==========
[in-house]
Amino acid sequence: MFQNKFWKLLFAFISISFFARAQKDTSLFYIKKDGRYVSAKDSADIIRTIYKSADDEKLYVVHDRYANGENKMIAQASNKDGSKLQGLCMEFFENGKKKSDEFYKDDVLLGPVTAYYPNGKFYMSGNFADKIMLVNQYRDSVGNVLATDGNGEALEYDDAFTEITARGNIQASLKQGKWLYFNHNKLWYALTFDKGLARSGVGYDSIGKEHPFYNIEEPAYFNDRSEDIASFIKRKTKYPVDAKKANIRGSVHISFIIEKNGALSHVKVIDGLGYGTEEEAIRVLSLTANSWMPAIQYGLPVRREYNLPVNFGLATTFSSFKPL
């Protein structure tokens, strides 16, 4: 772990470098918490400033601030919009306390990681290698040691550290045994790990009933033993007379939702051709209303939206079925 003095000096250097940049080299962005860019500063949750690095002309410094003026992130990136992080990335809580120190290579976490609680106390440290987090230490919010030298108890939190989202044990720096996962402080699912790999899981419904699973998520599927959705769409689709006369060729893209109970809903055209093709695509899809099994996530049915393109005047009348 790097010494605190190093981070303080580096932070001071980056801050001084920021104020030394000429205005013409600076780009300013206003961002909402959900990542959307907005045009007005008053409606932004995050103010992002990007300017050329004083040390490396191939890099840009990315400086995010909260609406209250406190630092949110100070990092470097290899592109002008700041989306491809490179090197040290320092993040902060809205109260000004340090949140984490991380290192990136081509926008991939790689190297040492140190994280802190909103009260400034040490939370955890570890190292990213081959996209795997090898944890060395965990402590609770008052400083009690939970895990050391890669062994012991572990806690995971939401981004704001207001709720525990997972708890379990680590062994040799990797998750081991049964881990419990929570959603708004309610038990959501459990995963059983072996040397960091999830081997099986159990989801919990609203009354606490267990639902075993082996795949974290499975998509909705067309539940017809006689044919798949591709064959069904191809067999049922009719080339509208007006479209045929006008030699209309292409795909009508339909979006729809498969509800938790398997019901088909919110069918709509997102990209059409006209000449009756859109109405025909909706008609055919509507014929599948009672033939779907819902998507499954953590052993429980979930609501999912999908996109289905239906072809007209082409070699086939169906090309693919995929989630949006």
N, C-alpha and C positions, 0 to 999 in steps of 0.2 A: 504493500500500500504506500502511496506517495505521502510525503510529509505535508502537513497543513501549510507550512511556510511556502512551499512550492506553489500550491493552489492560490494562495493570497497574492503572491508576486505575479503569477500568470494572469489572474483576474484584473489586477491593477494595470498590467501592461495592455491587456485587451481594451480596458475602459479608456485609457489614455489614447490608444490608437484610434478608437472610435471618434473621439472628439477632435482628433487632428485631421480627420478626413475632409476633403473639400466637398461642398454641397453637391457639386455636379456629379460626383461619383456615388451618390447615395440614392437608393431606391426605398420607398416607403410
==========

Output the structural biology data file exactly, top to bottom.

[in-house]
Amino acid sequence: MFQNKFWKLLFAFISISFFARAQKDTSLFYIKKDGRYVSAKDSADIIRTIYKSADDEKLYVVHDRYANGENKMIAQASNKDGSKLQGLCMEFFENGKKKSDEFYKDDVLLGPVTAYYPNGKFYMSGNFADKIMLVNQYRDSVGNVLATDGNGEALEYDDAFTEITARGNIQASLKQGKWLYFNHNKLWYALTFDKGLARSGVGYDSIGKEHPFYNIEEPAYFNDRSEDIASFIKRKTKYPVDAKKANIRGSVHISFIIEKNGALSHVKVIDGLGYGTEEEAIRVLSLTANSWMPAIQYGLPVRREYNLPVNFGLATTFSSFKPL
């Protein structure tokens, strides 16, 4: 772990470098918490400033601030919009306390990681290698040691550290045994790990009933033993007379939702051709209303939206079925 003095000096250097940049080299962005860019500063949750690095002309410094003026992130990136992080990335809580120190290579976490609680106390440290987090230490919010030298108890939190989202044990720096996962402080699912790999899981419904699973998520599927959705769409689709006369060729893209109970809903055209093709695509899809099994996530049915393109005047009348 790097010494605190190093981070303080580096932070001071980056801050001084920021104020030394000429205005013409600076780009300013206003961002909402959900990542959307907005045009007005008053409606932004995050103010992002990007300017050329004083040390490396191939890099840009990315400086995010909260609406209250406190630092949110100070990092470097290899592109002008700041989306491809490179090197040290320092993040902060809205109260000004340090949140984490991380290192990136081509926008991939790689190297040492140190994280802190909103009260400034040490939370955890570890190292990213081959996209795997090898944890060395965990402590609770008052400083009690939970895990050391890669062994012991572990806690995971939401981004704001207001709720525990997972708890379990680590062994040799990797998750081991049964881990419990929570959603708004309610038990959501459990995963059983072996040397960091999830081997099986159990989801919990609203009354606490267990639902075993082996795949974290499975998509909705067309539940017809006689044919798949591709064959069904191809067999049922009719080339509208007006479209045929006008030699209309292409795909009508339909979006729809498969509800938790398997019901088909919110069918709509997102990209059409006209000449009756859109109405025909909706008609055919509507014929599948009672033939779907819902998507499954953590052993429980979930609501999912999908996109289905239906072809007209082409070699086939169906090309693919995929989630949006």
N, C-alpha and C positions, 0 to 999 in steps of 0.2 A: 504493500500500500504506500502511496506517495505521502510525503510529509505535508502537513497543513501549510507550512511556510511556502512551499512550492506553489500550491493552489492560490494562495493570497497574492503572491508576486505575479503569477500568470494572469489572474483576474484584473489586477491593477494595470498590467501592461495592455491587456485587451481594451480596458475602459479608456485609457489614455489614447490608444490608437484610434478608437472610435471618434473621439472628439477632435482628433487632428485631421480627420478626413475632409476633403473639400466637398461642398454641397453637391457639386455636379456629379460626383461619383456615388451618390447615395440614392437608393431606391426605398420607398416607403410